How should cybersecurity leadership be adjusting and reacting as cloud strategies and systems expand within their organizations?

When moving to the cloud, the question for CISOs becomes: How do we make sure that our cloud is at least as secure, if not more secure, than the legacy on-premises environment from which we’re moving? It’s an essential question to answer. After all, data from the SANS 2020 IT Cybersecurity Spending Survey shows the biggest factor that is causing existing security architectures to break, and thus causing much of the new security spending, is the rapid movement of business apps and services to cloud-based technologies.

That’s because a move to the cloud is about much more than just migrating workloads to servers hosted by a third party; the cloud represents a new way of doing business, new technologies supporting the business, new rules around ownership and responsibility, and new cybersecurity considerations to take into account.

For CISOs, the path forward into the cloud must be predated by strategy. As you’re devising your cloud security plan, here are five things to keep in mind.

1. Understand Your Business Drivers

Step one for CISOs is figuring out your cloud roadmap, which means you need to assess your organization’s risk appetite and business drivers. There are many different ways to adopt the cloud—you can go with a single cloud provider, multi-cloud or a hybrid cloud architecture; you can dip your toes in by moving one workload to the cloud, take a phased approach or go whole hog into the cloud. From a leadership perspective, it’s really about understanding your business drivers and what critical security controls need to be in place to support these goals. Once you’re able to identify your reasons for moving to the cloud, you’ll be better able to lay out your objectives and road map to accomplish what you need to in year one, two, etc.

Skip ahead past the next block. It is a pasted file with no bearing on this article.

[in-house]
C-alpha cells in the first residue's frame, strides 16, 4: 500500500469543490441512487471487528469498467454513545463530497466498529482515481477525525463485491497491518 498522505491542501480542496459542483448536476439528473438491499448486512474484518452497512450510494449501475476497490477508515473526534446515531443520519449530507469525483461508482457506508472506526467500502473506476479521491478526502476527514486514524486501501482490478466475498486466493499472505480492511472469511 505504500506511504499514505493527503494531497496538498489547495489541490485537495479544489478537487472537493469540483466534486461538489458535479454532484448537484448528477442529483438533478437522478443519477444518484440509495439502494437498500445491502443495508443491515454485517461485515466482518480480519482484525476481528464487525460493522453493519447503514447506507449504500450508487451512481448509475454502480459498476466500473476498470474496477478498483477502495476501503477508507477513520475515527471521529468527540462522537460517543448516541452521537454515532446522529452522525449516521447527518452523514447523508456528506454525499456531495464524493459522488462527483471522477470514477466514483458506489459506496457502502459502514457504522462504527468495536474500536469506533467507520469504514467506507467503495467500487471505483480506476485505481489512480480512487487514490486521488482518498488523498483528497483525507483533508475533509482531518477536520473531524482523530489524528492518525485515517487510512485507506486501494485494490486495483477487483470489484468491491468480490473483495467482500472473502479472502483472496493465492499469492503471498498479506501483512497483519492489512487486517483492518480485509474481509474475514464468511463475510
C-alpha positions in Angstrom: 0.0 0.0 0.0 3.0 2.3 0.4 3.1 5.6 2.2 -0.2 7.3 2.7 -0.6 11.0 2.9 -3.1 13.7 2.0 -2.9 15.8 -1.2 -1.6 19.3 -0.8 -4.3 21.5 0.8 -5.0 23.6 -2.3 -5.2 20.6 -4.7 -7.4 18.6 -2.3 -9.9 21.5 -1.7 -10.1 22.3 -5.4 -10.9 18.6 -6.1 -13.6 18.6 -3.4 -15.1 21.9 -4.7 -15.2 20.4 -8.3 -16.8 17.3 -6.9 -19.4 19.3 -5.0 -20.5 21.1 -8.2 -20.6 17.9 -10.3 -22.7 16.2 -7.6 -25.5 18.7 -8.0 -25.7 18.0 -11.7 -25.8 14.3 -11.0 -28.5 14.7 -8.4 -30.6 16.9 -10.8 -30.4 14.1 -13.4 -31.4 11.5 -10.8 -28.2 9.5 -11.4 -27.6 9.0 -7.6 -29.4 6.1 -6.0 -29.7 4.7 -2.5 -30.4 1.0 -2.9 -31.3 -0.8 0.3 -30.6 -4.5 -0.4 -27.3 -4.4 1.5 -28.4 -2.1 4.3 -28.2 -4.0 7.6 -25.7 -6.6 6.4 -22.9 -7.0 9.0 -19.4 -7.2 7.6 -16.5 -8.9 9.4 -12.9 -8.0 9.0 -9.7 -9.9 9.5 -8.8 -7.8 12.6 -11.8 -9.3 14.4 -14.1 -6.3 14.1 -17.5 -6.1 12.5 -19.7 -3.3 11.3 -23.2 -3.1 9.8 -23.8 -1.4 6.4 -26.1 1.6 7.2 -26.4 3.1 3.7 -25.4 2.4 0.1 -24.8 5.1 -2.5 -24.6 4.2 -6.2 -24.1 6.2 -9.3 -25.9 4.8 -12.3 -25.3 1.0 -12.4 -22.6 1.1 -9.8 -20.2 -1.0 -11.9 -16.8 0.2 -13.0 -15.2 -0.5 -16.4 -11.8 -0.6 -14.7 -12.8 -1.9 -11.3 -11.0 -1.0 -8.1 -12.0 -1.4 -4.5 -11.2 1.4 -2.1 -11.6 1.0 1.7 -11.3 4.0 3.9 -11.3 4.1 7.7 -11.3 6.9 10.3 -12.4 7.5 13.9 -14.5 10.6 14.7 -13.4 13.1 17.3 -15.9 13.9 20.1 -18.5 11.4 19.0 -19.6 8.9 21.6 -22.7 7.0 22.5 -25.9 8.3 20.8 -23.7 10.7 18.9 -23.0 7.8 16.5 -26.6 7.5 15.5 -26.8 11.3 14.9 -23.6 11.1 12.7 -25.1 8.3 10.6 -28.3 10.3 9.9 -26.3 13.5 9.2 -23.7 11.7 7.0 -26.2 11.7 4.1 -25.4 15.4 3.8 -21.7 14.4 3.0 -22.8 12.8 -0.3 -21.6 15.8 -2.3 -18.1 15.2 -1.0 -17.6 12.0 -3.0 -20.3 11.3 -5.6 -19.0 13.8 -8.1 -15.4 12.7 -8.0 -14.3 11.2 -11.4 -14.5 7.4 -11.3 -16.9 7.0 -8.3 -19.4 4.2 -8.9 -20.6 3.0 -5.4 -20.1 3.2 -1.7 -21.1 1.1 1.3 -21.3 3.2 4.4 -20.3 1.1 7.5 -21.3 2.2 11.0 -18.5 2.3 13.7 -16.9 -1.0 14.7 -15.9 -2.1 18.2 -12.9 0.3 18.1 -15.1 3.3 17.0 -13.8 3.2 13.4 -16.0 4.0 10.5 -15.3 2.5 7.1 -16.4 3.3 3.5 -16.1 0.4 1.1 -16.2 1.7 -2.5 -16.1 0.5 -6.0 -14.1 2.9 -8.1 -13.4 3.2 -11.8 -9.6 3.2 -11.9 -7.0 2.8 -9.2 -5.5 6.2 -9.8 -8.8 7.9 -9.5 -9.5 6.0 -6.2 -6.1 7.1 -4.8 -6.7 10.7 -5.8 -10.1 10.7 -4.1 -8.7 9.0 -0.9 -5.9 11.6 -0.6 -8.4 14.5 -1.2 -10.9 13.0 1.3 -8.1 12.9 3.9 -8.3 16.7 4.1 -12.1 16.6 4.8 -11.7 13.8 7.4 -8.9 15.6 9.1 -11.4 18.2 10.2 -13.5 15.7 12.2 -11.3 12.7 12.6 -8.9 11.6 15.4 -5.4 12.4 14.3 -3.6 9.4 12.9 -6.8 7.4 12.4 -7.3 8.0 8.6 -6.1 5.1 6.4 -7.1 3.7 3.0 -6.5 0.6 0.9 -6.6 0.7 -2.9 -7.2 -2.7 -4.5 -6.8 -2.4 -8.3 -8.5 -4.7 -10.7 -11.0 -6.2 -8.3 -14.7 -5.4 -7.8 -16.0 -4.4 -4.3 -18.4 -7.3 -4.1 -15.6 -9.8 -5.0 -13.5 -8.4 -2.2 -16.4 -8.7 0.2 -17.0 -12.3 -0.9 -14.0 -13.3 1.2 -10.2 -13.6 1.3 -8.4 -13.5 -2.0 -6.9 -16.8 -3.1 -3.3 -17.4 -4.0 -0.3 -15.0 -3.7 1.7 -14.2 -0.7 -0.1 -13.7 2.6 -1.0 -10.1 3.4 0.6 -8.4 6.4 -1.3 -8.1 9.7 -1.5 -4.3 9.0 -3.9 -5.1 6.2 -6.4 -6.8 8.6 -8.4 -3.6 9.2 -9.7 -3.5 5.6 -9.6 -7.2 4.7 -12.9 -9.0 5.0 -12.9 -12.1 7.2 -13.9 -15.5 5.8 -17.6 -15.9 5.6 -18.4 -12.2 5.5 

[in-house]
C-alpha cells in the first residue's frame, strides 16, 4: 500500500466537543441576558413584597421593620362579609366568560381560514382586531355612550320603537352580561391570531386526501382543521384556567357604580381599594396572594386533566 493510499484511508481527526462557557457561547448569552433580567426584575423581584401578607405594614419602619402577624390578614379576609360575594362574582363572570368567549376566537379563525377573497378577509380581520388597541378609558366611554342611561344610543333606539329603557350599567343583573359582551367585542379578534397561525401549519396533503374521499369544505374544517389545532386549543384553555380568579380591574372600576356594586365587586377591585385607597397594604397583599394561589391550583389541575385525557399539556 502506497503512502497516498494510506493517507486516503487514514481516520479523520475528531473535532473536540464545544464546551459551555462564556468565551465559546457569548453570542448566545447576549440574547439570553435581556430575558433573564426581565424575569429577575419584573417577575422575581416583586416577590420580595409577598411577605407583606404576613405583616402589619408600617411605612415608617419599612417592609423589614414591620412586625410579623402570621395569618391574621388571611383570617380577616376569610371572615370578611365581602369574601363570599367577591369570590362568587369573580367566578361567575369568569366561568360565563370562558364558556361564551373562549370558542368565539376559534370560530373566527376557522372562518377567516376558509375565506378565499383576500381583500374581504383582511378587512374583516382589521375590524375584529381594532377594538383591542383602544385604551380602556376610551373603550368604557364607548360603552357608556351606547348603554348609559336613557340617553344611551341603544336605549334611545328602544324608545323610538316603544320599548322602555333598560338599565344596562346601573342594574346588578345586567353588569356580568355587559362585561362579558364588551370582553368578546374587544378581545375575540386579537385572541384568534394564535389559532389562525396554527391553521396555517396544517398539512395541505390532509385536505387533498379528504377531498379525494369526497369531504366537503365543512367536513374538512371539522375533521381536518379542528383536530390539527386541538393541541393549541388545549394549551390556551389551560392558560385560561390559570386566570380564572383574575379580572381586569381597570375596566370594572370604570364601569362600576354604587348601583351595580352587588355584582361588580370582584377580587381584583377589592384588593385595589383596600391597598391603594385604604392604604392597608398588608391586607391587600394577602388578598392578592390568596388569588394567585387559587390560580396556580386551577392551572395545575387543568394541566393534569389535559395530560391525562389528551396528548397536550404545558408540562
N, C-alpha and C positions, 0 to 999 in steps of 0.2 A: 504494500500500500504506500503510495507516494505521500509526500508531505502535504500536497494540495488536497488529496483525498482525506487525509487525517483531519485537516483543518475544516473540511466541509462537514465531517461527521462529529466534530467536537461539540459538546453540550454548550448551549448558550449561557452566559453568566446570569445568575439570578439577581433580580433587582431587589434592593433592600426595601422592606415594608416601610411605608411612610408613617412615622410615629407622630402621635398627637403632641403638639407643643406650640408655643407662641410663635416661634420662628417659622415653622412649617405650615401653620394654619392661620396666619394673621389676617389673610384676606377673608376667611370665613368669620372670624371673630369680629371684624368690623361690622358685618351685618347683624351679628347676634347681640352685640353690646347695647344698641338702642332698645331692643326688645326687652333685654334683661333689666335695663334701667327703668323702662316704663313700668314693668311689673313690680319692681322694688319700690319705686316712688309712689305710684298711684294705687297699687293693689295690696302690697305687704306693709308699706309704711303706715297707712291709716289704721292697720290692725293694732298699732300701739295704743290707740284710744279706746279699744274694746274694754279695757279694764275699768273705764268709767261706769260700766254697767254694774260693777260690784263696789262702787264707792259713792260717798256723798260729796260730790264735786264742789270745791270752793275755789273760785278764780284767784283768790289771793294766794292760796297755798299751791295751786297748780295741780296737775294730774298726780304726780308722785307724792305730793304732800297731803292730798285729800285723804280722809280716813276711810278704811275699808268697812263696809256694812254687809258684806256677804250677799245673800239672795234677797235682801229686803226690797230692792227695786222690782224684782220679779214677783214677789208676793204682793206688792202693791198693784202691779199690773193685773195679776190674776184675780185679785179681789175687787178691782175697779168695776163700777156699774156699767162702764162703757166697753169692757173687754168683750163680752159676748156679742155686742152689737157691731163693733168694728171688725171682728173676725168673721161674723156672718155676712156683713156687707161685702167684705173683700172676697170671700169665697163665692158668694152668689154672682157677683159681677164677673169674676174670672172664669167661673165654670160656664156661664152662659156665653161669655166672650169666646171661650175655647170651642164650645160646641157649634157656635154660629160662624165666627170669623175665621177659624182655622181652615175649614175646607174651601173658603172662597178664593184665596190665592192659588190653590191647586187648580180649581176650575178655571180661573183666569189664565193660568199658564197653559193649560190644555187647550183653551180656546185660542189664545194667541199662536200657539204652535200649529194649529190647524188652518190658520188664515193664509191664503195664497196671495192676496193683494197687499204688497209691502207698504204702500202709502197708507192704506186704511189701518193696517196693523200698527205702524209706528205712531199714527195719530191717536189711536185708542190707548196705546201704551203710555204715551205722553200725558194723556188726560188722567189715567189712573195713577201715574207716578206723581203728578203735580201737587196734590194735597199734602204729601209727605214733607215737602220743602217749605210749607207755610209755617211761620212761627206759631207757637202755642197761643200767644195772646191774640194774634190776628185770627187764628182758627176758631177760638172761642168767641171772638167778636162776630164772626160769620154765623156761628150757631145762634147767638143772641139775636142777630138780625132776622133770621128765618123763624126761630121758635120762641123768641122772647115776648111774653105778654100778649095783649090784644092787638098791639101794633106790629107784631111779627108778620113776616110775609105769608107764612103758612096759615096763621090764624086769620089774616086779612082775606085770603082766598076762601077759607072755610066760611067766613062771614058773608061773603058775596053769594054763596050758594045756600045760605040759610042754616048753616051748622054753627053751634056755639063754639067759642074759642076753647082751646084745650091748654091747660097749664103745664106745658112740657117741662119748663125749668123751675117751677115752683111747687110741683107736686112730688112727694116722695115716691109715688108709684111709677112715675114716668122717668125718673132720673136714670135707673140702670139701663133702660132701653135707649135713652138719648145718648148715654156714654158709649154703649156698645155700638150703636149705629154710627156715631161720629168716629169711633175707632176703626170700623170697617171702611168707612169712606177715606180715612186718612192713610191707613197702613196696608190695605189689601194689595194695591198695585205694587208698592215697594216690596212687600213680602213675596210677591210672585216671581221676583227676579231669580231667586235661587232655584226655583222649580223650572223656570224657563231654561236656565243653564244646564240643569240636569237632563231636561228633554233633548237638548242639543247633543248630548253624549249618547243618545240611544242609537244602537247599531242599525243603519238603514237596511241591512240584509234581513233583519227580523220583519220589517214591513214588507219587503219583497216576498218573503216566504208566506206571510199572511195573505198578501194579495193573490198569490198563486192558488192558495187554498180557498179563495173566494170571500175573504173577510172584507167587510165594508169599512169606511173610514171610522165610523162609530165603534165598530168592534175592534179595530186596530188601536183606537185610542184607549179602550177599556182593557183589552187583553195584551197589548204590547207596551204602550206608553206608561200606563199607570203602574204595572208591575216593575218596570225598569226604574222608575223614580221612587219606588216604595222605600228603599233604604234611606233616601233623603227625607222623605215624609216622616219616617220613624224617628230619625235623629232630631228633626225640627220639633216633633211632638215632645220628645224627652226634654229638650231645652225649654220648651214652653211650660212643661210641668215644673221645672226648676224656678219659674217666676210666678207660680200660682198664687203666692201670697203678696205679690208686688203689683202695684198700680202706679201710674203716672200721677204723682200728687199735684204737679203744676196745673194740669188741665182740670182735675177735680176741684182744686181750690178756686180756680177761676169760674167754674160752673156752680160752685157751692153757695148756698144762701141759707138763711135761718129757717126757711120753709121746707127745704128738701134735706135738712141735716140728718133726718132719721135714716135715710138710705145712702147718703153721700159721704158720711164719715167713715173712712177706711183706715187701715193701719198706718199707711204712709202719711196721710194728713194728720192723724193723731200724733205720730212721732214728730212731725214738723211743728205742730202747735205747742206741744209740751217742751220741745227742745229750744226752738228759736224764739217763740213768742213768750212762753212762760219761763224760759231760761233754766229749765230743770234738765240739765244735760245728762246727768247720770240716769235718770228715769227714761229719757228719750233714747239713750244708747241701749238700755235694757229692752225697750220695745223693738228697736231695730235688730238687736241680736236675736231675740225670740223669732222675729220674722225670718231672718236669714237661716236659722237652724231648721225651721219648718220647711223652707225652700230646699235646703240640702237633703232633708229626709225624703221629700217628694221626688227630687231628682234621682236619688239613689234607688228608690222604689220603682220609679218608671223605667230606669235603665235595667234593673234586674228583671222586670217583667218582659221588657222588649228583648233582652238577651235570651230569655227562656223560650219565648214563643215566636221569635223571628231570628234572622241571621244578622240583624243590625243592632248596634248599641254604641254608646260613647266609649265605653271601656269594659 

2. Build a Deep Technical Bench

With the move to cloud, cybersecurity needs to be prepared to evolve. It’s gotten to the point, in terms of industry momentum, where every cybersecurity professional has to be knowledgeable about the cloud to varying degrees. As a CISO, you need to make sure that your security team is staffed with people who know about the features of the various clouds you are deploying, what those services are used for and the configuration settings for that particular cloud. With the current shortage of skilled workers, many CISOs are getting creative and investing in cloud-focused cybersecurity training to reskill current staff.

3. Enable Automation

One of the big concepts of the cloud is that it makes automation substantially easier compared to the pre-cloud environment where people had to set up their own duplicative infrastructures to spin things up. You’re not taking full advantage of all the cloud benefits if you’re not implementing automation and DevOps, too.

4. Focus on Applications

The move to the cloud has abstracted the servers and hardware away, changing the rules of the game when it comes to ownership. Most all cloud providers operate on a shared responsibility model, where the provider is responsible for certain layers, but the customer is responsible for data and applications. In order to keep all your organization’s information secured, prepare your team to focus more on understanding the application layer, where their responsibilities likely lie. The issue of shared responsibility had a spotlight shined on it last year with the highly publicized Capital One data breach that brought into question whether AWS or Capital One was at fault.

5. Enhance Visibility with Logging and Monitoring

In the wake of that Capital One data breach, AWS enhanced some of its services that had played a part in this breach occurring. It also added some tagging functionality that identifies which version of the service is being used. That extra data gives companies more insight into the things that could be going wrong. Visibility—one of the top cloud concerns expressed by respondents to the SANS 2019 Cloud Security Survey—is key in the cloud. This ties back to the need to build a deep team with technical knowledge base. Yes, your team needs to know what attacker behavior and common attacks look like, but they also need to know what features are available within the cloud services that would ultimately help you detect malicious and anomalous behavior.